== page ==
What are retail chargebacks? Chargebacks are penalties or fees that are issued by retailers when vendors fall out of compliance.
Being non-compliant could mean a multitude of things, but the most common reasons are tied to mislabeling, early/late delivery, and incomplete orders. Read more about the top reasons for retail chargebacks here.
Vendor chargebacks can sometimes be based on incorrect or incomplete information. Retailer systems are highly automated, so situations can be flagged for chargebacks when they aren’t warranted. Thankfully, rulings can be overturned if you have sufficient proof.
We recommend that you put systems or standard operating procedures (SOPs) in place to prevent vendor compliance chargebacks. This includes documenting key information, auditing billing, monitoring issues, and taking quick action.
Ways to Prevent and Dispute Retail Chargebacks
Communicate standards: Get ahead of potential chargebacks by sharing compliance parameters with your warehousing and transportation partners. With no leniency on must arrive by dates (MABDs) you can’t risk the potential for order rejections. Provide your partners that handle order packaging and transport with clear specifications and instructions. Providing detailed directives enables your 3PL to catch issues before they occur.
We suggest providing five digital pictures or diagrams of a perfect order:
- Dimensions and imagery of inside the trailer or truck
- Singular pallet with proper dimensions, stacking, and wrapping
- Row of product and dunnage
- Trailer halfway loaded with dunnage
- Trailer fully loaded with dunnage
Know your mode: Hitting MABDs and avoiding vendor compliance chargebacks can be highly dependent on your mode of transportation. For example, LTL carriers operate differently than full truckload, setting their own appointments based on tariffs with depots. These agreements dictate if orders are drop trailer, through an interline carrier, or live-unload by appointment. Knowing this in advance will help you prepare or evaluate if dedicated transit is necessary to meet your due date.
Pre-deduction notifications: Some retailers offer pre-deduction notifications to alert suppliers of compliance violations prior to bill alteration. With this heads-up, suppliers can investigate a specific violation and rectify before it happens again. If you’re unsure whether your buyer(s) offer this, just ask for clarification.
Quantify and audit your chargebacks: You’d be surprised at how many brands don’t quantify the total cost of vendor compliance chargebacks or comb through their invoices to identify possible billing errors. When auditing doesn’t occur (and pre-deduction notifications aren’t given) a company could be paying for the same error again and again. For example, if chargebacks are due to missing information on a label, the company could continue to send flawed paperwork with every shipment, racking up penalties. Look at your data to find patterns and to understand what errors are truly costing you.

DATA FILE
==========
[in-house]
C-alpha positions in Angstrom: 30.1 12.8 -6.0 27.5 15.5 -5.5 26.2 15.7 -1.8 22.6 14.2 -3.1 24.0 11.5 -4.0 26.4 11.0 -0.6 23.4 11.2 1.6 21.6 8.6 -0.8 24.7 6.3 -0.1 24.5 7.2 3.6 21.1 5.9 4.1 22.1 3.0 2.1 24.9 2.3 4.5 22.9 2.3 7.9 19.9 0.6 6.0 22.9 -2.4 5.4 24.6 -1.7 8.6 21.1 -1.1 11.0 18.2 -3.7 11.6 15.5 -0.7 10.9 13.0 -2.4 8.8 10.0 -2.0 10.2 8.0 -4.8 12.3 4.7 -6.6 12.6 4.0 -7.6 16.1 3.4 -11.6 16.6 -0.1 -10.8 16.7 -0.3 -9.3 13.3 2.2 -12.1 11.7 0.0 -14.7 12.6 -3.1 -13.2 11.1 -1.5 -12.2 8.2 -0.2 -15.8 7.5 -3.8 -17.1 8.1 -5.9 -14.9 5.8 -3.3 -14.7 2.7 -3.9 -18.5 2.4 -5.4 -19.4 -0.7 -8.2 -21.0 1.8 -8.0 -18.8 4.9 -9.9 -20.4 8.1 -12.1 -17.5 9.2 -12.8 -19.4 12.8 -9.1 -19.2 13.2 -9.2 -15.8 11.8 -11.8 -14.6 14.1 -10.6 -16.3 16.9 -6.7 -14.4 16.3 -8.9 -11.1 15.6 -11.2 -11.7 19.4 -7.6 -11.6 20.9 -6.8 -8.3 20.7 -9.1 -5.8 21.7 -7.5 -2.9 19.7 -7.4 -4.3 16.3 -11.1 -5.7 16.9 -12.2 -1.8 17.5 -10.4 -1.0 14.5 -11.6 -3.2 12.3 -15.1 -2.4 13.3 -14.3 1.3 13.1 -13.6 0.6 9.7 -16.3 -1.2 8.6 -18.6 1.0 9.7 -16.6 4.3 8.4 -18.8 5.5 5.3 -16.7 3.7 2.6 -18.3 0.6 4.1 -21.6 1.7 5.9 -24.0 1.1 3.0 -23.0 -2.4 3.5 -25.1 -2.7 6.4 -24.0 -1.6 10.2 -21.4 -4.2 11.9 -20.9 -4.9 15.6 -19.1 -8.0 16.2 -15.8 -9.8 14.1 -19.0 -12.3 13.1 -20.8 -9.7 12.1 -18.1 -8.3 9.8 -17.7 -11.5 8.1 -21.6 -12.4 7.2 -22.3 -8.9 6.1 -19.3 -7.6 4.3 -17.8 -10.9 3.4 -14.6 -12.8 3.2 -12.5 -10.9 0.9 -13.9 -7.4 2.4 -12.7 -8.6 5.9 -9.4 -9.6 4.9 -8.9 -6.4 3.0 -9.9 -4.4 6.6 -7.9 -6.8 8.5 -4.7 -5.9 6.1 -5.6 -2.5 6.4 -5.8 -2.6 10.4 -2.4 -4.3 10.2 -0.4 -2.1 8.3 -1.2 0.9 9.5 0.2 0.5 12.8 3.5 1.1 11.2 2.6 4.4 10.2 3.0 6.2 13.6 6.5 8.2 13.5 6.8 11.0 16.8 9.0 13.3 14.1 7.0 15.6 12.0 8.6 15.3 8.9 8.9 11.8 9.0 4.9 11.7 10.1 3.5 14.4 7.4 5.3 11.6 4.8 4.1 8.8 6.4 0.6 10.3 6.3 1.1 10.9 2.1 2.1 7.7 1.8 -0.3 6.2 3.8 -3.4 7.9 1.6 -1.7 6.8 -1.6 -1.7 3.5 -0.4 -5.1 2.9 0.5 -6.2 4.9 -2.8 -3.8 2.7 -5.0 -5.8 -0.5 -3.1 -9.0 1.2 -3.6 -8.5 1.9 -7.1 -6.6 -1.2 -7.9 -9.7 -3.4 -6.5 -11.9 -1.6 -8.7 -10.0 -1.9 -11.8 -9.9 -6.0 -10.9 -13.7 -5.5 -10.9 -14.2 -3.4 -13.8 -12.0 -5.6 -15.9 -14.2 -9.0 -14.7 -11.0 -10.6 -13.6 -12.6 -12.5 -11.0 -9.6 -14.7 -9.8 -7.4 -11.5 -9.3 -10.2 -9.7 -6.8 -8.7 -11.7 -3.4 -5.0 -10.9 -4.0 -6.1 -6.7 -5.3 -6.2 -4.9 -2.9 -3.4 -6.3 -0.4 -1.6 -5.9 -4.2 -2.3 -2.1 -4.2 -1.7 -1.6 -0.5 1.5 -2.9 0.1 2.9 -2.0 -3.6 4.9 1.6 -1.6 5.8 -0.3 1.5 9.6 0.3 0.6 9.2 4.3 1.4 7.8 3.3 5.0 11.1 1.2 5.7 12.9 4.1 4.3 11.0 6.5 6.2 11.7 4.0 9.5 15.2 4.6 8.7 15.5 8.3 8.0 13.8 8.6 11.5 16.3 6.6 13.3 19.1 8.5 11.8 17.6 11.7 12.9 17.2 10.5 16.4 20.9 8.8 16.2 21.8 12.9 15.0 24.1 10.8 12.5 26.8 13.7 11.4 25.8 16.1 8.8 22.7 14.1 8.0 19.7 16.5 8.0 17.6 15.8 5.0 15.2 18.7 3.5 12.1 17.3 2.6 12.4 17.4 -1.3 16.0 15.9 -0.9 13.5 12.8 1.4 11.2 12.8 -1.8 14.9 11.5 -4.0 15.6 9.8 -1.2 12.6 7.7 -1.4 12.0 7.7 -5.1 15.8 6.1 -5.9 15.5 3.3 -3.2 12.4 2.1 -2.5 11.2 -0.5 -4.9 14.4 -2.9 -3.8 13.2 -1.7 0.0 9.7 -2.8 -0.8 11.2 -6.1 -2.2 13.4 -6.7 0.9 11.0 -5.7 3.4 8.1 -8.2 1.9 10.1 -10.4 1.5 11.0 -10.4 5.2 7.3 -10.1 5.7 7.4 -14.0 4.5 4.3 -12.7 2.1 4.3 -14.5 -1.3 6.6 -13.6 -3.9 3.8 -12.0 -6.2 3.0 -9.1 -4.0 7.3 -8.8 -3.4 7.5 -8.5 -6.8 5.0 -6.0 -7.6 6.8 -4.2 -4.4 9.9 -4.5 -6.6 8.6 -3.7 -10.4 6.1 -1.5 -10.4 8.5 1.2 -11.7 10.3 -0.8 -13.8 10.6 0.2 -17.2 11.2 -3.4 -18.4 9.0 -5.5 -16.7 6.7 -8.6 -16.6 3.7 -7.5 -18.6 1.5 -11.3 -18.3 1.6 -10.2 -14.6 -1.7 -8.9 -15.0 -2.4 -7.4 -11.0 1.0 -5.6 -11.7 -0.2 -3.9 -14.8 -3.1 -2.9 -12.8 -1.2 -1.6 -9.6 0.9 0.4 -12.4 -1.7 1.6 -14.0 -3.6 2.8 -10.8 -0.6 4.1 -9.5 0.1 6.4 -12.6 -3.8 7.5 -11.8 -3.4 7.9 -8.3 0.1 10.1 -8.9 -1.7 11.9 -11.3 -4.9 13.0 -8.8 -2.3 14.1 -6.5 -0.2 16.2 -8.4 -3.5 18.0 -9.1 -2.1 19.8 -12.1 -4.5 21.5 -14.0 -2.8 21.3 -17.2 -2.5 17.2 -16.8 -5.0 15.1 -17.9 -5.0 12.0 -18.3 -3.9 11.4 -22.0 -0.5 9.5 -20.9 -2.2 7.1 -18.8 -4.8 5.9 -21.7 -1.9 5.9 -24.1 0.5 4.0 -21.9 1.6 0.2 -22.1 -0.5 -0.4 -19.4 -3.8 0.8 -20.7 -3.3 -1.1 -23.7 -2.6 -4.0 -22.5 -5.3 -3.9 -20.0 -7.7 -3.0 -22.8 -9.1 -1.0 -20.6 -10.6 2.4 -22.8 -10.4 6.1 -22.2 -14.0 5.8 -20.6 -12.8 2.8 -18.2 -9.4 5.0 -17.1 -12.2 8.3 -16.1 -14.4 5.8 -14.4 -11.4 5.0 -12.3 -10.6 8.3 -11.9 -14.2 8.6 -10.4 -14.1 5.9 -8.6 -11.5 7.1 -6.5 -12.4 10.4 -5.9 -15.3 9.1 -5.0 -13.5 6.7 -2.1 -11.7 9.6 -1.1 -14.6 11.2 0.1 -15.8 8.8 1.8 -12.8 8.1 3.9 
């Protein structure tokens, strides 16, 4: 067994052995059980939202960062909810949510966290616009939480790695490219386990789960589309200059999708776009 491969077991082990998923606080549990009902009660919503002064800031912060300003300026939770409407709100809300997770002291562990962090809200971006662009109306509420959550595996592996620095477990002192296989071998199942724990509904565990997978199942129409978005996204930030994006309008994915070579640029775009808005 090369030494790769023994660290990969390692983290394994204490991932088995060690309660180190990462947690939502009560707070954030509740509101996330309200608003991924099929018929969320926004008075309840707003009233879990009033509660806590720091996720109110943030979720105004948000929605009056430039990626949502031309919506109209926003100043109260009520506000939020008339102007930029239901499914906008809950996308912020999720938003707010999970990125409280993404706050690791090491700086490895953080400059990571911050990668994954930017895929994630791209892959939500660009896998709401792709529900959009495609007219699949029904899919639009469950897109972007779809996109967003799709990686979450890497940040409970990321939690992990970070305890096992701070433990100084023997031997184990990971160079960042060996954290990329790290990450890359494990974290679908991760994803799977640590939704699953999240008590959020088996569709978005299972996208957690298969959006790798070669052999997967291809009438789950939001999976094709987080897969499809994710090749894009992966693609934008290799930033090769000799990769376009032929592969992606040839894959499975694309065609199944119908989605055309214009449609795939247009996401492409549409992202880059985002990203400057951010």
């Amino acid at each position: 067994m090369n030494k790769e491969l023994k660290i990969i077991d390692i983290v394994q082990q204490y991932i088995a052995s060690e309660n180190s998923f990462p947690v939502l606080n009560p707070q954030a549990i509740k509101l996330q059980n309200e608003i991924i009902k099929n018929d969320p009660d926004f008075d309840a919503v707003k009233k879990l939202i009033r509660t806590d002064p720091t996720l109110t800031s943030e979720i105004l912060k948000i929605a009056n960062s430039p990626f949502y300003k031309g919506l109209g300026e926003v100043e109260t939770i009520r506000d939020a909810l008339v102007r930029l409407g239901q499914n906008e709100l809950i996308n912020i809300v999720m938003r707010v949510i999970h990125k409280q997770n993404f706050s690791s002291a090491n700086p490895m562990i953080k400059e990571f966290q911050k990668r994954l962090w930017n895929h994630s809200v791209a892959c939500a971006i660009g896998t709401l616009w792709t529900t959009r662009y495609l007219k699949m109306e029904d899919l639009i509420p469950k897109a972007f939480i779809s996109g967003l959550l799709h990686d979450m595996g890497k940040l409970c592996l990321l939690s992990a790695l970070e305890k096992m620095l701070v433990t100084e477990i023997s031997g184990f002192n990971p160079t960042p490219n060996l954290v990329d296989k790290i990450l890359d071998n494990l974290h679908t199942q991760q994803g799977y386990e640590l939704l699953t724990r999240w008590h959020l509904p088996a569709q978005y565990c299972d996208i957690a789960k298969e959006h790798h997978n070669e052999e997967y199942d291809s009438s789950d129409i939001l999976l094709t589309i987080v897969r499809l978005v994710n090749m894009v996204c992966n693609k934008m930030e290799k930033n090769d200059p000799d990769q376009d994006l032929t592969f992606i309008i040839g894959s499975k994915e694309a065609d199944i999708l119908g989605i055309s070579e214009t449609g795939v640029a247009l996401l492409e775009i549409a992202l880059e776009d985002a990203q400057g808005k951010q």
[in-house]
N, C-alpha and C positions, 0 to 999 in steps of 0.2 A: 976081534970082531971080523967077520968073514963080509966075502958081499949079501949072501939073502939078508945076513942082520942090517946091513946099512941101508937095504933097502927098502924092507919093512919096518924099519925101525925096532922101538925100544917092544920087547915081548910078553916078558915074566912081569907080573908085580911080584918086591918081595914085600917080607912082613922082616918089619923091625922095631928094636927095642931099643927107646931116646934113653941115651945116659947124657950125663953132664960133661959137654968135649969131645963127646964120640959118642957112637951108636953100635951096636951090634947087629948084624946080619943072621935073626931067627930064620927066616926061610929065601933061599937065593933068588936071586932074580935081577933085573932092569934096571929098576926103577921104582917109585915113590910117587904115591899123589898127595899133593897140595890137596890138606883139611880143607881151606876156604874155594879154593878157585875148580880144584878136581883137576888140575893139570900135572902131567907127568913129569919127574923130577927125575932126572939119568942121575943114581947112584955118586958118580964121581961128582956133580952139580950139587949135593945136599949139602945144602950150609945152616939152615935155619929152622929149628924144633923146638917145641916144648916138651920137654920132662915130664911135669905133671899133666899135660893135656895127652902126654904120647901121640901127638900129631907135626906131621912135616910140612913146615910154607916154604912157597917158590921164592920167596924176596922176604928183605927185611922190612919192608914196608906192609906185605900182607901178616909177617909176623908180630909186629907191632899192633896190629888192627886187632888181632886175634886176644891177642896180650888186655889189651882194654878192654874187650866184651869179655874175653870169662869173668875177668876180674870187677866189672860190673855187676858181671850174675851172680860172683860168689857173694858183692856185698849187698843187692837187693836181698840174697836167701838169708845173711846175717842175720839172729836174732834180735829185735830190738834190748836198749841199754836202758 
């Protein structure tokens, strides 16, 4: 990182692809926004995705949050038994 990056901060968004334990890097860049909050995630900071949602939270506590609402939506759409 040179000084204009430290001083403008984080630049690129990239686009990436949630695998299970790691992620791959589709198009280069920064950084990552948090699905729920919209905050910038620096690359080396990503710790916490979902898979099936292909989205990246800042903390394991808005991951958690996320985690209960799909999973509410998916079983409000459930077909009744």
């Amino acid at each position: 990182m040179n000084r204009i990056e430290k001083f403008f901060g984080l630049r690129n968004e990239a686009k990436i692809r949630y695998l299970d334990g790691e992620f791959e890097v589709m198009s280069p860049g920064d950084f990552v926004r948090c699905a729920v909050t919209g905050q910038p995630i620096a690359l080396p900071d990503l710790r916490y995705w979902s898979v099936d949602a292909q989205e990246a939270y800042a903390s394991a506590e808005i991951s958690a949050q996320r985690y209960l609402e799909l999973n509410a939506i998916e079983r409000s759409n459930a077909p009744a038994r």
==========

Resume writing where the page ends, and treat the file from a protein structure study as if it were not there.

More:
Save appointment requests: Delivery appointments at large retail facilities fill up quickly. It’s essential to book deliveries far in advance. Alas, even if you reach out weeks before your MABD, you still may not get an appointment that works. Buyers and depots work independently and on their own schedules. Document your communication with the depot and share with your buyer. They may be able to change the MABD, or in the least, you have proof that late delivery is not your fault.
Keep detailed documentation: You need sufficient proof to dispute any chargebacks. Utilize time-stamped EDI records, signed BOLs, photographs, and other forms of documentation to make your case. Be diligent and consistent with information tracking. This simple step could save you thousands of dollars in back charges.
Address EDI issues: EDI technology has been around for 20+ years and is a staple for retail communication. Invest in the proper EDI systems or find a quality way to outsource. This will help with documentation and improve your information accuracy, both of which are essential to disputing any compliance issue.
Provide more notice time: The best way to ensure on-time delivery (and no chargebacks) is to provide as much notice (7-14 days) as possible to your 3PL. With more time, your partner can find the best carrier possible, whether that is guaranteed LTL, partial, freight share, or moving via dedicated truckload, depending on the size of the order.
Help with Retail Chargebacks
Over 90% of the shipments handled by Zipline Logistics’ go into a retail or grocery depot. We have a strong pulse on the vendor compliance standards set by all the major retailers and are continuously monitoring and updating our records of requirements and routing guides. Additionally, our network of carriers is heavily vetted to include only those who are suited to meet retail timelines and standards.
But when issues do arise, which is unfortunately bound to happen in trucking, Zipline Logistics is happy to step in and aid with chargeback dissolution. Our detailed freight records, timestamps, and tracked communication can be leveraged as proof for dispute. Similar to Zipline’s claim management protocols, we can also get involved as a mediator when necessary.
Do you need help with retail or grocery shipments?